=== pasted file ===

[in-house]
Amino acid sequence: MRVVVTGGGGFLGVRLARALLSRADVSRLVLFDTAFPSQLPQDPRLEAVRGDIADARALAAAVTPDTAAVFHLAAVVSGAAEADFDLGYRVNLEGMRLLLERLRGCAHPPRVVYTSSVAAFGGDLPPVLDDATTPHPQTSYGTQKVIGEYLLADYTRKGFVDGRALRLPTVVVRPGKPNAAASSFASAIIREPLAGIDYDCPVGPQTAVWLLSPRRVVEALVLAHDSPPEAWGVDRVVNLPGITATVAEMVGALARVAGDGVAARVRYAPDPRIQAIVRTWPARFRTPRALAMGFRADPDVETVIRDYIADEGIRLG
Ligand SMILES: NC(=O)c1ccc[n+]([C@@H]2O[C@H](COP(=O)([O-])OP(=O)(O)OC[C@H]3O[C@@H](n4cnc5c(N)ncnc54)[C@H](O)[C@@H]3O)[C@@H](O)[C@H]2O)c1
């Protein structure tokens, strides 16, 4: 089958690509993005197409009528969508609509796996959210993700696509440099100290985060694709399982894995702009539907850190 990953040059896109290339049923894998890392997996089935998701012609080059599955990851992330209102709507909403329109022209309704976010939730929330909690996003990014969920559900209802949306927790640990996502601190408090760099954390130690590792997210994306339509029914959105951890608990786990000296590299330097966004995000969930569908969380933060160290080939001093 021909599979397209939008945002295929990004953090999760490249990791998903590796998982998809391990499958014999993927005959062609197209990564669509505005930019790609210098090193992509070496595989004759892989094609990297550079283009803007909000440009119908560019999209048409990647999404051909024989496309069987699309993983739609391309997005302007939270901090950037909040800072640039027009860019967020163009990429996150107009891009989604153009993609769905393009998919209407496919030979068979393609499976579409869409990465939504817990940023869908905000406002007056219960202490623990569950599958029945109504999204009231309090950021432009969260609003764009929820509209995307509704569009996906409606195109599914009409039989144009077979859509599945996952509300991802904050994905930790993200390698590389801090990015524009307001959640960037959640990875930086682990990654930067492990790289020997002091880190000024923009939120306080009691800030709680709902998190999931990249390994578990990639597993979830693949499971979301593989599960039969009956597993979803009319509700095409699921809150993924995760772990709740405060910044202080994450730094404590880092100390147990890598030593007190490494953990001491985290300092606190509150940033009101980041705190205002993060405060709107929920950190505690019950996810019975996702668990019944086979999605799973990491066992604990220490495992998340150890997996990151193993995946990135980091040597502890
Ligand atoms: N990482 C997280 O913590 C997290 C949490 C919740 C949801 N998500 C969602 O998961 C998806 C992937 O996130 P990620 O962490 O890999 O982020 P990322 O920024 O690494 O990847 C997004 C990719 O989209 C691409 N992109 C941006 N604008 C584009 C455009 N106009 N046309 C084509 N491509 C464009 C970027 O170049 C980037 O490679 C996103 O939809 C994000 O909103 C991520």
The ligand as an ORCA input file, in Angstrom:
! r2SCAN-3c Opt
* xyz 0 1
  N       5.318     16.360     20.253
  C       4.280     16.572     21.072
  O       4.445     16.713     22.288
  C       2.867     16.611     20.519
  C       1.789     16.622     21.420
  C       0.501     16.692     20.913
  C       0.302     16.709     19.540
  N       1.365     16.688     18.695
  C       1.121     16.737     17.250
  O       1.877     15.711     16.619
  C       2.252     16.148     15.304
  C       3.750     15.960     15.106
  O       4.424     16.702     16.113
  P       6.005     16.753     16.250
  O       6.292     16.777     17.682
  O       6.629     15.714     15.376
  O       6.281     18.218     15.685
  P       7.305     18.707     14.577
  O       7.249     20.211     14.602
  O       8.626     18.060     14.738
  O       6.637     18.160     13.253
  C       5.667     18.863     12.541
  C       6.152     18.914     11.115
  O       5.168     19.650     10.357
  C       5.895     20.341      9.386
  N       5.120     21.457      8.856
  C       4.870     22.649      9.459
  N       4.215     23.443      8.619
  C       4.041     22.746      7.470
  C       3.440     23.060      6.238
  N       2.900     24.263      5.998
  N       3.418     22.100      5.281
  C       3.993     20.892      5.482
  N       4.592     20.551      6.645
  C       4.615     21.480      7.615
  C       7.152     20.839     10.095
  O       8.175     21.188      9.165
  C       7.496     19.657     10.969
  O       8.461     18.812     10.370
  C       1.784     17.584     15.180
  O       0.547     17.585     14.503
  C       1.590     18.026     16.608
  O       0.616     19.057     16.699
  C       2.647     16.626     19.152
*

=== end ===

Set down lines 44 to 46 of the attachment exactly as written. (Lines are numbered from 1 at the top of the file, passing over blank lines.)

  C       7.152     20.839     10.095
  O       8.175     21.188      9.165
  C       7.496     19.657     10.969